What If You Stepped on a Rusty Nail?

Yikes. You just stepped on a nail. Worse yet. A really rusty nail. What would all that rust do to your body? How long would you have before an infection kicked in? And how could this one rusty nail lead to your death?

Your skin is the largest organ of your body. And yet, the smallest incision or puncture to it opens up the floodgates to all the bacteria in the outside world. That exposes you to health risks and infections. Stepping on a nail would result in a wound that is deeper and narrower than a regular scrape or cut.

This means you are at a higher risk of infection, but the damage is usually considered minor and easily treatable at home. But if the nail is coated in a reddish-brown or orange-brown color, it means it’s covered in rust. The chemical reaction between iron and moisture from air or water. So how does rust make this painful accident even worse?

The first thing you need to do after stepping on a rusty nail is remove any rust remnants remaining in your wound with clean hands. After that, you should apply some pressure to the wound. This would stop the bleeding. And if you are thinking of rubbing alcohol or hydrogen peroxide, stop. These products can harm the tissue and mess up the healing process. Soap is all you’d really need.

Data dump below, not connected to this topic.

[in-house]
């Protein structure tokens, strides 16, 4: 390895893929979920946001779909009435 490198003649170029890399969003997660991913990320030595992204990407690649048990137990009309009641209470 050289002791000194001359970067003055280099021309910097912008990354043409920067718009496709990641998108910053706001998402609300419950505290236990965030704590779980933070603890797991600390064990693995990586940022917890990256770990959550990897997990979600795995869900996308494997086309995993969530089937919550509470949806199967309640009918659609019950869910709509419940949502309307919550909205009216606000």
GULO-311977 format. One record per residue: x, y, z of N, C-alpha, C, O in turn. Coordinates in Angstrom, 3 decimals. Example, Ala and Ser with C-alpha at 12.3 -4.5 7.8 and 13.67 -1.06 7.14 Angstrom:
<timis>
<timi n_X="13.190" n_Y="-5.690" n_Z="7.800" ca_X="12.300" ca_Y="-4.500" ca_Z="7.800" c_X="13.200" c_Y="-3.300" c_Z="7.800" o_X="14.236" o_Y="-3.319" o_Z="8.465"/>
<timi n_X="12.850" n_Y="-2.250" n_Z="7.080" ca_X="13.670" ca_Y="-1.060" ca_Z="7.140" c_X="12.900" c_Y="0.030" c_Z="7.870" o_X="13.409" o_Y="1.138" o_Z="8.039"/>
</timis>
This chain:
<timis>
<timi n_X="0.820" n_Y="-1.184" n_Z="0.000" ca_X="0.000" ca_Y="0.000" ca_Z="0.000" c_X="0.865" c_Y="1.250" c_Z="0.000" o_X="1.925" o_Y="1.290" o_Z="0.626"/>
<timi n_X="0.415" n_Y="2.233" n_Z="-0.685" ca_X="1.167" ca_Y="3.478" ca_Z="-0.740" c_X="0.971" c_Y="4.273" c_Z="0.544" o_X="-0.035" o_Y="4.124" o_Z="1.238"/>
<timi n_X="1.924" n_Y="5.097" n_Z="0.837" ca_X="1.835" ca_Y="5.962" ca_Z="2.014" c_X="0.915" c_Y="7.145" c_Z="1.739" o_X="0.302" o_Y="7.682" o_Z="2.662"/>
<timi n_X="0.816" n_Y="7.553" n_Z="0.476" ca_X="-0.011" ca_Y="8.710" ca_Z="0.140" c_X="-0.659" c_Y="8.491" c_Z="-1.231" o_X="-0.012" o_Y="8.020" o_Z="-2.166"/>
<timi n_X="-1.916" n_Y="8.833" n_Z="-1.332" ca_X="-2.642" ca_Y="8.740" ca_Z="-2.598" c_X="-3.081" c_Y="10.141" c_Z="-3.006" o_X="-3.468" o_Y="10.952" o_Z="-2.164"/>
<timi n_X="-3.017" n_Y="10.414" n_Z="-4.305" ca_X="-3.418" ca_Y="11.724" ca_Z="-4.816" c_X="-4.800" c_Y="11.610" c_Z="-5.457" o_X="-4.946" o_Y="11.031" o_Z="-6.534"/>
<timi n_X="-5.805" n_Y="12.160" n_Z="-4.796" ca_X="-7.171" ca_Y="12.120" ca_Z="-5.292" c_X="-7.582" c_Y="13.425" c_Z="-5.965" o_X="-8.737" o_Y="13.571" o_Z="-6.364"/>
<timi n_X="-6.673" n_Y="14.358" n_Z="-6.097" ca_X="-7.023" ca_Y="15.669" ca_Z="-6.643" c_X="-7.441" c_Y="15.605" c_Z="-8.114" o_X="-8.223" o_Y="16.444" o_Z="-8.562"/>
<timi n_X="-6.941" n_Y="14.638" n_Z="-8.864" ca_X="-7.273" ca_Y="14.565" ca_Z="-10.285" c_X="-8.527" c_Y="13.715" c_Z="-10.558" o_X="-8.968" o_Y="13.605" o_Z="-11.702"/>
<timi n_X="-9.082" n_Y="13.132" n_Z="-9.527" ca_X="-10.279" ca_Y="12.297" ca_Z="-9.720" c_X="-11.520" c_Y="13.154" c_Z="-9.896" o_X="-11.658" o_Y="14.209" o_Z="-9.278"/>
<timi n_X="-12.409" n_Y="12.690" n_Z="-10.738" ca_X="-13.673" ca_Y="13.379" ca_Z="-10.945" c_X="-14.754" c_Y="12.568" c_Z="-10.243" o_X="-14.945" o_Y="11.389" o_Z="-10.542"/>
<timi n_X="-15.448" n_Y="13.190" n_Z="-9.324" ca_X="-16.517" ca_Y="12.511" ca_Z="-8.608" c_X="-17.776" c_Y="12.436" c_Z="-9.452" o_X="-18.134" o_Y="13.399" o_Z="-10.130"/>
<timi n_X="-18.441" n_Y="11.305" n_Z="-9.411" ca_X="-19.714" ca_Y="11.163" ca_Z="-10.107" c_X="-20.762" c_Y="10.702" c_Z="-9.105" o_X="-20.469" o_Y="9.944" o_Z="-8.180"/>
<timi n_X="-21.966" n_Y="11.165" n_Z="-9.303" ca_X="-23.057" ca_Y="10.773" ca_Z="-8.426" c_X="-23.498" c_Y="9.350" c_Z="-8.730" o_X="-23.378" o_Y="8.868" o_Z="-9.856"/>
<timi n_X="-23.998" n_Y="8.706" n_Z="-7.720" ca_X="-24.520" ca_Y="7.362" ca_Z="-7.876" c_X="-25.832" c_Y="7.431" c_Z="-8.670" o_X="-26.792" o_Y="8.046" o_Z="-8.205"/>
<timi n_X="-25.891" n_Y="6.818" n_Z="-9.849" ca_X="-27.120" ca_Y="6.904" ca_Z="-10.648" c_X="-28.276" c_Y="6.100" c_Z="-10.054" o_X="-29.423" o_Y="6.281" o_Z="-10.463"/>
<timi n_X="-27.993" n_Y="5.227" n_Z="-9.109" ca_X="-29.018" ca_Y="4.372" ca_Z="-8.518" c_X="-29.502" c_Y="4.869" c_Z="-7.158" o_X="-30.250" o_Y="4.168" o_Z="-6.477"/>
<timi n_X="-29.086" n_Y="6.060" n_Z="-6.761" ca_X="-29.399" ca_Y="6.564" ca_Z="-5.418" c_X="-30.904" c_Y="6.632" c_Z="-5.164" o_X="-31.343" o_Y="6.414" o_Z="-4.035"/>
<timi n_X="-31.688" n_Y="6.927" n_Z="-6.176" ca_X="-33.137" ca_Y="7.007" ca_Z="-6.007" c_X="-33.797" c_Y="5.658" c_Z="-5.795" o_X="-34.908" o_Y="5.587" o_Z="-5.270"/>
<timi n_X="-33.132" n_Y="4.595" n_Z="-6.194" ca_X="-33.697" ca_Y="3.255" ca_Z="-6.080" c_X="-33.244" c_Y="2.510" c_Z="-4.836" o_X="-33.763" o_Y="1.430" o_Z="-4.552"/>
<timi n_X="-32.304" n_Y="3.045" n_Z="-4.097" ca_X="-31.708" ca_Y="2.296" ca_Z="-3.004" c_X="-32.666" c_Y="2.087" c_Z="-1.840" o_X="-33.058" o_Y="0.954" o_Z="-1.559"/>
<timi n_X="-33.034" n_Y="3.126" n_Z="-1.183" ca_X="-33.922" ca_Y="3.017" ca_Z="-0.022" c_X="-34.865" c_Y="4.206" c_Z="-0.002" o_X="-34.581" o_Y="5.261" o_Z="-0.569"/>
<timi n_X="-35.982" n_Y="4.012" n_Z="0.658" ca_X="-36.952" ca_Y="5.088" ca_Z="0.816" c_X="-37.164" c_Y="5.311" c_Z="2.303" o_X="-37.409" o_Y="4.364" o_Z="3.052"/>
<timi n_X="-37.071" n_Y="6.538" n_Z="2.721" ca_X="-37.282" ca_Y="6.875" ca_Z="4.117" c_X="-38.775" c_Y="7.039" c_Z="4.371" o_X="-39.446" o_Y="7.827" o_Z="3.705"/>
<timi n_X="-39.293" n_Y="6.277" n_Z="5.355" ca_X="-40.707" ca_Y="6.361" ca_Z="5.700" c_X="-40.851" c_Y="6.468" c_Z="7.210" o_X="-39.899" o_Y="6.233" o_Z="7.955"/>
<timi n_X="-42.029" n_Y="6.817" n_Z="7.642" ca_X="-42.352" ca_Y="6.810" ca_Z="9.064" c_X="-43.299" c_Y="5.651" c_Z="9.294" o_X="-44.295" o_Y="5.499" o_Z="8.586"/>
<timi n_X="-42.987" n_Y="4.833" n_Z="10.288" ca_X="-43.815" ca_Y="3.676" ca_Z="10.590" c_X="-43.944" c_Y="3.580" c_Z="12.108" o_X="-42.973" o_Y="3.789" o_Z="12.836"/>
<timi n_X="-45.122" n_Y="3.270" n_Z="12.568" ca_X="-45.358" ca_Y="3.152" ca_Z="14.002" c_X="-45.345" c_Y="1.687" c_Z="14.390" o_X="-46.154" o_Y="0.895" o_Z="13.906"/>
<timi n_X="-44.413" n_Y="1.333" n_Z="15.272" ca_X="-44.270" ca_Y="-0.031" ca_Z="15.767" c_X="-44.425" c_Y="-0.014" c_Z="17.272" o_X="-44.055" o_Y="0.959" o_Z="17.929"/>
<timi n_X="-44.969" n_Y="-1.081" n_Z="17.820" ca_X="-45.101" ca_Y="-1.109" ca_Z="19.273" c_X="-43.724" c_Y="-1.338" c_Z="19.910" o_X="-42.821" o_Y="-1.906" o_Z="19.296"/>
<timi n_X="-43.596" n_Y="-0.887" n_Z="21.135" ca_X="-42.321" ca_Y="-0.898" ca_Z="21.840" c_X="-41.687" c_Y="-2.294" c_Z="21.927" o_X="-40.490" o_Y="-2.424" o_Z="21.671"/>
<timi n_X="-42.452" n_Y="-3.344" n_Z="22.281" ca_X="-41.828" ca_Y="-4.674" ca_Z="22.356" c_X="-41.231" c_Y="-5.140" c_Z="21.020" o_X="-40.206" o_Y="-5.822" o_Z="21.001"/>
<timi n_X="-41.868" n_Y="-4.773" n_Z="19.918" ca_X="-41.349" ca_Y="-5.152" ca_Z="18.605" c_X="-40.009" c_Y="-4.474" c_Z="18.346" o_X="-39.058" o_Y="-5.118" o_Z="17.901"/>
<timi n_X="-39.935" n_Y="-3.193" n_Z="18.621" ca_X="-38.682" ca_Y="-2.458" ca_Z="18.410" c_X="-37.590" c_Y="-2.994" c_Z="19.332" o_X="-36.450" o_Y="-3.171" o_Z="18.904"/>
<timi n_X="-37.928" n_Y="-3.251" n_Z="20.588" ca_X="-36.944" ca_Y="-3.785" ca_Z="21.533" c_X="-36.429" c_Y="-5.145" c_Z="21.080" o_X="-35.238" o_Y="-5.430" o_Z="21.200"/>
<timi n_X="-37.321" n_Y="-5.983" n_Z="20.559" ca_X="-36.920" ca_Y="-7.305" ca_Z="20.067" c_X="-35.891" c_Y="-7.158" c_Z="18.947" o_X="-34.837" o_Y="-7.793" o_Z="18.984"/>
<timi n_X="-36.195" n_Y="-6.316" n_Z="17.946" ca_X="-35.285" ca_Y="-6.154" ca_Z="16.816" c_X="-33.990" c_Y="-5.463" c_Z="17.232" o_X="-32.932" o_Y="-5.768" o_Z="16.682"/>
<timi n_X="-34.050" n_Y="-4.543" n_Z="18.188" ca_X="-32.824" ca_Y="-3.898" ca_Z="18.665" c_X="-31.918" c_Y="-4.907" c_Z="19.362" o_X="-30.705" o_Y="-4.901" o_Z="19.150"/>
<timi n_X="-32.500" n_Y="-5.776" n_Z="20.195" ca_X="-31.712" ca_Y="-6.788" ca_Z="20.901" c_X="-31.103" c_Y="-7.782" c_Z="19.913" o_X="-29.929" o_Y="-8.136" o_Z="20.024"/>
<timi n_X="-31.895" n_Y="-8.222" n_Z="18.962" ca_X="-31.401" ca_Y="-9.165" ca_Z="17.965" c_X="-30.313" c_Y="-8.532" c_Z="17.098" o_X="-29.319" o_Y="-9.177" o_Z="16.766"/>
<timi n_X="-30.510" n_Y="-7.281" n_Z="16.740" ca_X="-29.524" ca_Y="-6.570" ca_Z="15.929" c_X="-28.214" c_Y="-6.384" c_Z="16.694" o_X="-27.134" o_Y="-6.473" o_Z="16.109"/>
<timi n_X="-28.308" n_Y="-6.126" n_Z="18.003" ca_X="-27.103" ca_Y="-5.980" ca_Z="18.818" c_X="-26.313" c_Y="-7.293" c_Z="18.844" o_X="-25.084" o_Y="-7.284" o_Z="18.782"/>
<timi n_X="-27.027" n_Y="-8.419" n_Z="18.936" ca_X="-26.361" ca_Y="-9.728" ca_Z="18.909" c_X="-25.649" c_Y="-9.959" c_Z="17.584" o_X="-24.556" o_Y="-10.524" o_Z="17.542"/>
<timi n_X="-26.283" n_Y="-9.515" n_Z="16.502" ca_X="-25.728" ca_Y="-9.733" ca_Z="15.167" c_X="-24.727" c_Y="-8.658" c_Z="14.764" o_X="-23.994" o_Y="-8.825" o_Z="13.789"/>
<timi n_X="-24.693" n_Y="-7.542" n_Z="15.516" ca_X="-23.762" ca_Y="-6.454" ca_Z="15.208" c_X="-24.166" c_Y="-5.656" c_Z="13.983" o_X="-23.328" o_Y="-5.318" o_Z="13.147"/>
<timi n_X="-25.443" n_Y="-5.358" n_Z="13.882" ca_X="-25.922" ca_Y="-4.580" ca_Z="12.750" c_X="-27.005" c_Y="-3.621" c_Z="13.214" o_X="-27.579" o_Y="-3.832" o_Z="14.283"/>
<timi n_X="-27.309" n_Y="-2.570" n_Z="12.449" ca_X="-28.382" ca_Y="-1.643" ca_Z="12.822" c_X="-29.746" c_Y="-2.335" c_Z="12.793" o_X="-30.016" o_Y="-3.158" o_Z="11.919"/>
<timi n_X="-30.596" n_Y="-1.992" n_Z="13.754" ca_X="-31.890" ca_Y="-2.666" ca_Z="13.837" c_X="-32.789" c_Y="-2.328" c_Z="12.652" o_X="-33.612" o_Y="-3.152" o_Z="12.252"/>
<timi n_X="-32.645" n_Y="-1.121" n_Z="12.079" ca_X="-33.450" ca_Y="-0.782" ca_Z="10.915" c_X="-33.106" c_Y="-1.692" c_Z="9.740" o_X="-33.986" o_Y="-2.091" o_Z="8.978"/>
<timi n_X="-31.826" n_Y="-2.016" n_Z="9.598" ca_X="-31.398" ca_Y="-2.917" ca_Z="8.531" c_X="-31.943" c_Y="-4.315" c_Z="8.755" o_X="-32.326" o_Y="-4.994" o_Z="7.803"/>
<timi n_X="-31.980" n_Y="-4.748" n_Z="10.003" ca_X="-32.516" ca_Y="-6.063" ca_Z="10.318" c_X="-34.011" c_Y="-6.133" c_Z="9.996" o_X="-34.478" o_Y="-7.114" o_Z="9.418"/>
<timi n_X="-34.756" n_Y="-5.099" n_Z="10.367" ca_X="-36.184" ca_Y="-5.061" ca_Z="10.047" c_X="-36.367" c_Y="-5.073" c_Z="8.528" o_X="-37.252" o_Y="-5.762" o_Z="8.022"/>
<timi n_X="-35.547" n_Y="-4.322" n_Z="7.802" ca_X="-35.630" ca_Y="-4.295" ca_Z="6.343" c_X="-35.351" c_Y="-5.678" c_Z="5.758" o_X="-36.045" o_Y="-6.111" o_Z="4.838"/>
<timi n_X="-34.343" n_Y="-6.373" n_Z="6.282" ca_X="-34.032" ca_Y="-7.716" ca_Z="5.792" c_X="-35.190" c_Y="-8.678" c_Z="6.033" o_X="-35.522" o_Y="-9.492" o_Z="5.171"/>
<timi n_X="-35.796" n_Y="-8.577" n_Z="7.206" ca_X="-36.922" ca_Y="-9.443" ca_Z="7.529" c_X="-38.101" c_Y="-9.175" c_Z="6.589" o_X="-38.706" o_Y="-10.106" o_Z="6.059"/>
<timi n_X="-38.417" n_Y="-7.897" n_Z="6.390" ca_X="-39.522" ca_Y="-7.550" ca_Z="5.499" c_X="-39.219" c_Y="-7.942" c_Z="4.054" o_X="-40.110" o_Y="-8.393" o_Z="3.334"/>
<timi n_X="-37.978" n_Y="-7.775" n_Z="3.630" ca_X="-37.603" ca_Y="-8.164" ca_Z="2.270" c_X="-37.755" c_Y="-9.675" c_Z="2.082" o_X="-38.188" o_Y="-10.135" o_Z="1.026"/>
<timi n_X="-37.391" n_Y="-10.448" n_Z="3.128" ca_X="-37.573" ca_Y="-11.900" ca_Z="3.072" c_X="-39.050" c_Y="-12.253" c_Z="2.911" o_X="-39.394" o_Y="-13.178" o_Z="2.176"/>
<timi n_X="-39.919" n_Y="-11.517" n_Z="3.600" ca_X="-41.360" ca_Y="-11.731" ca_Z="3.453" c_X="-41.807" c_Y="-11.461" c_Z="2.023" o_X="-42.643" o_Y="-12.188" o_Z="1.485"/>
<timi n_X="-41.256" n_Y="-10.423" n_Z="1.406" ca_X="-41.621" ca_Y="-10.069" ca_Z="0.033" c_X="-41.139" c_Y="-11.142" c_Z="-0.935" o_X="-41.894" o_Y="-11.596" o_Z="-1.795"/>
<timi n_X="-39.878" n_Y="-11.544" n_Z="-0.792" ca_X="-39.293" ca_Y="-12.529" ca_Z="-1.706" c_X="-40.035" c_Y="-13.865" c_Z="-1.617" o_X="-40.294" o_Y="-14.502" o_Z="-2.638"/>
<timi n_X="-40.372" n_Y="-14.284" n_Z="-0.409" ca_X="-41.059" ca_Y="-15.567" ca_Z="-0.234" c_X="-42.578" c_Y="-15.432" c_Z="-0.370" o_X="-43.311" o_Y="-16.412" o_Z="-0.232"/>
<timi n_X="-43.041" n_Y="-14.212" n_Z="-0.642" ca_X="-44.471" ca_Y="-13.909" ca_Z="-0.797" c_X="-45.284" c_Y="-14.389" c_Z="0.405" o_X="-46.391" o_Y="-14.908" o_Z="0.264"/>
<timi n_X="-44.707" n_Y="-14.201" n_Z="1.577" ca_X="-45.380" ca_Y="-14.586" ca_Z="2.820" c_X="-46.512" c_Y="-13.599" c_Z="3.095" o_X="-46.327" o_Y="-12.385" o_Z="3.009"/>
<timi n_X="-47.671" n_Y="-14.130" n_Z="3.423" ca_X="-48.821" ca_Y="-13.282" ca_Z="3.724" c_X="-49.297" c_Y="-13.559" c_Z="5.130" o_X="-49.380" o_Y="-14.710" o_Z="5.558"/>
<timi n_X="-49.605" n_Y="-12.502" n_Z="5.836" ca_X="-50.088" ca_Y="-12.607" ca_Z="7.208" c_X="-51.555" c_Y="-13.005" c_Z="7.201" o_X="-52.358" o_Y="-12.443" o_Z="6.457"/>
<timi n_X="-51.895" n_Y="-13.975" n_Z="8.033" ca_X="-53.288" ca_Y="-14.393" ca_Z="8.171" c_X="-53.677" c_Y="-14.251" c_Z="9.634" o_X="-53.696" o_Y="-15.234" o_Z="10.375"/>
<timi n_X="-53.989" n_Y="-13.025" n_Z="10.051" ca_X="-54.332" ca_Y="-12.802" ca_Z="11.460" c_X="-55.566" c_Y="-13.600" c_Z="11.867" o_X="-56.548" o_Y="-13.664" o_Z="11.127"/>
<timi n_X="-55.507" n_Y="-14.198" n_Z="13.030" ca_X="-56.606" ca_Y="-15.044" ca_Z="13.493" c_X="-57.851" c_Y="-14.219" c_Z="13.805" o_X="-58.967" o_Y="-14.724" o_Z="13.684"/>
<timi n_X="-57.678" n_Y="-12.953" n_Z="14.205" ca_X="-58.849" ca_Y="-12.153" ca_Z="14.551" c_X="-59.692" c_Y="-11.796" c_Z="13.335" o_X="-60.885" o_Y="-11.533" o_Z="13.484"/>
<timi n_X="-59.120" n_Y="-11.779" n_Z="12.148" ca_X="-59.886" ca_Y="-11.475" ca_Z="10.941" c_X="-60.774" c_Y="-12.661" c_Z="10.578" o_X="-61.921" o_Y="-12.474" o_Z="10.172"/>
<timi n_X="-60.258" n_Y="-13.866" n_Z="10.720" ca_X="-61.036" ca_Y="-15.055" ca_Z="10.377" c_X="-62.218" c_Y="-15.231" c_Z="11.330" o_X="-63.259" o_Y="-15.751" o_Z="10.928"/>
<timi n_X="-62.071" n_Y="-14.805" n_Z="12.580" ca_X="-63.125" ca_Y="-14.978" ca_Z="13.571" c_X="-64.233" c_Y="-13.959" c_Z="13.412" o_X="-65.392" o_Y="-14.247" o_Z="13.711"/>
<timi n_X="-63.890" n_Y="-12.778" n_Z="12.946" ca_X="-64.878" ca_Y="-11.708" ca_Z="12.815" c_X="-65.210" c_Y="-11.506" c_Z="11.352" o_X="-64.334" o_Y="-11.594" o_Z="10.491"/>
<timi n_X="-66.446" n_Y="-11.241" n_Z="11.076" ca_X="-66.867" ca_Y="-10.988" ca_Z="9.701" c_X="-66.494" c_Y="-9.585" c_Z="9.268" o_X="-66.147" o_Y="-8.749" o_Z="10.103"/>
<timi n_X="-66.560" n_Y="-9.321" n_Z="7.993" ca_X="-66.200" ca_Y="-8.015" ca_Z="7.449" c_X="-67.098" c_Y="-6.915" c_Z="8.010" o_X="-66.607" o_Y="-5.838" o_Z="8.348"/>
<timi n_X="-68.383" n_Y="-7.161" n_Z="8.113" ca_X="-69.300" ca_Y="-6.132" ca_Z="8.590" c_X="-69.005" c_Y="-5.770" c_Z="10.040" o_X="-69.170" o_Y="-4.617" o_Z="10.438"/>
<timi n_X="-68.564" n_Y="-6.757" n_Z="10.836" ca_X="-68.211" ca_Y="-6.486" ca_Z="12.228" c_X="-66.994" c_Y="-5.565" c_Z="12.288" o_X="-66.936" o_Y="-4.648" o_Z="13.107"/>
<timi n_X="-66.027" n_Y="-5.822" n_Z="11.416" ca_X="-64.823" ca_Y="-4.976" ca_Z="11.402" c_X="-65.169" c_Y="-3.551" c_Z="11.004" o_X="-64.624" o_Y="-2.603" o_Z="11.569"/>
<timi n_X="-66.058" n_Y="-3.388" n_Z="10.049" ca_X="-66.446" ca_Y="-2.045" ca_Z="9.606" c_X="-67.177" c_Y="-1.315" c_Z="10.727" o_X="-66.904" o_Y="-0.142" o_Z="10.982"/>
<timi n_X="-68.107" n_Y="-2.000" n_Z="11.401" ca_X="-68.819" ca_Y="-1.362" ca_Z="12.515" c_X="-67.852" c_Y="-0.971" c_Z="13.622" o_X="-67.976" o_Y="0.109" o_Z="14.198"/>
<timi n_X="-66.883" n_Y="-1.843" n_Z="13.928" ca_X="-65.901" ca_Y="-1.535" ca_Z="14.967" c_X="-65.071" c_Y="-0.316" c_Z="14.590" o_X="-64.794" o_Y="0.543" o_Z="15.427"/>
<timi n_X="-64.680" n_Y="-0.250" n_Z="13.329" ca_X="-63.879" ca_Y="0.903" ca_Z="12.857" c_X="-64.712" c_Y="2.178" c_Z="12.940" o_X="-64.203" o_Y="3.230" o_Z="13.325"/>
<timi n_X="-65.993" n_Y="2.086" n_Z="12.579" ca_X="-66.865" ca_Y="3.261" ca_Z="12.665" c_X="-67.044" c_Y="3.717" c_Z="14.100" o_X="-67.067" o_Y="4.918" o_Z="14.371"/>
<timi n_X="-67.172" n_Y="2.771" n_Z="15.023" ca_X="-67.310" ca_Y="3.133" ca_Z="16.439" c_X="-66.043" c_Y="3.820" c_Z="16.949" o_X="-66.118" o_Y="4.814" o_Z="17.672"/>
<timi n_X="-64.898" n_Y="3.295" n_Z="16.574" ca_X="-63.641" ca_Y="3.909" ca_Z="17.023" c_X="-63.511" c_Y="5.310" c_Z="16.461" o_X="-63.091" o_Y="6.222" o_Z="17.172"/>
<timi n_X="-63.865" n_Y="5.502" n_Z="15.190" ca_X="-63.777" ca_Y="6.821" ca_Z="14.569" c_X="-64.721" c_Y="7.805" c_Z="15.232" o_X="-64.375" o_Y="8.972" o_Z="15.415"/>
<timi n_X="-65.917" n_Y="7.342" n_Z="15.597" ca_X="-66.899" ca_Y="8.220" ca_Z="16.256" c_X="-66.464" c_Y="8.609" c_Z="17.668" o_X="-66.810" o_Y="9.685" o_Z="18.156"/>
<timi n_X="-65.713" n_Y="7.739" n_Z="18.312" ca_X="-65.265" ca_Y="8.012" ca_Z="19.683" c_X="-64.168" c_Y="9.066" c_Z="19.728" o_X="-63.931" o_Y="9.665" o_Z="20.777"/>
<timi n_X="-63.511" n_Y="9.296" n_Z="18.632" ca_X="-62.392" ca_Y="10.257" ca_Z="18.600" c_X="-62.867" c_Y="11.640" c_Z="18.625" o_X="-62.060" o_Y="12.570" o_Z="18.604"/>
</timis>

That is, if you have it handy. Now take a moment to think about the last time you had your tetanus shot. Tetanus, also known as lockjaw, is an infection caused by the Clostridium tetani bacteria. This bacteria can easily contaminate a rusted surface like the nail you just stepped on. The pain might make it hard to remember, but do your best.

About one in ten people infected by tetanus die. Tetanus on a nail would disperse in your blood. And after eight days, you’d start experiencing muscle spasms and contractions. The first sign of trouble would be stiffness in the jaw, known as trismus, followed by a tightness in the neck.

You’d have a real hard time swallowing before that rigidity begins to settle in all of your body’s muscles. Add to that a bad fever, elevated blood pressure and a rapid heart rate. It could be months before you fully recover from this infection, and if not treated immediately the constant spasms may lead to brain damage due to lack of oxygen, broken bones, pneumonia or even death.

What’s the most effective way to prevent tetanus? Get the tetanus toxoid vaccine, and make sure you receive your booster shot about every 10 years. Even if after stepping on a rusty nail you can’t remember if or when you got it, play it safe and take the shot. Oh, and bear in mind that tetanus is not the only thing you could contract from your pointy nemesis.

You could get an abscess or a bad case of cellulitis. So keep your shots up to date and watch where you step. Otherwise, you could end up falling into quicksand.

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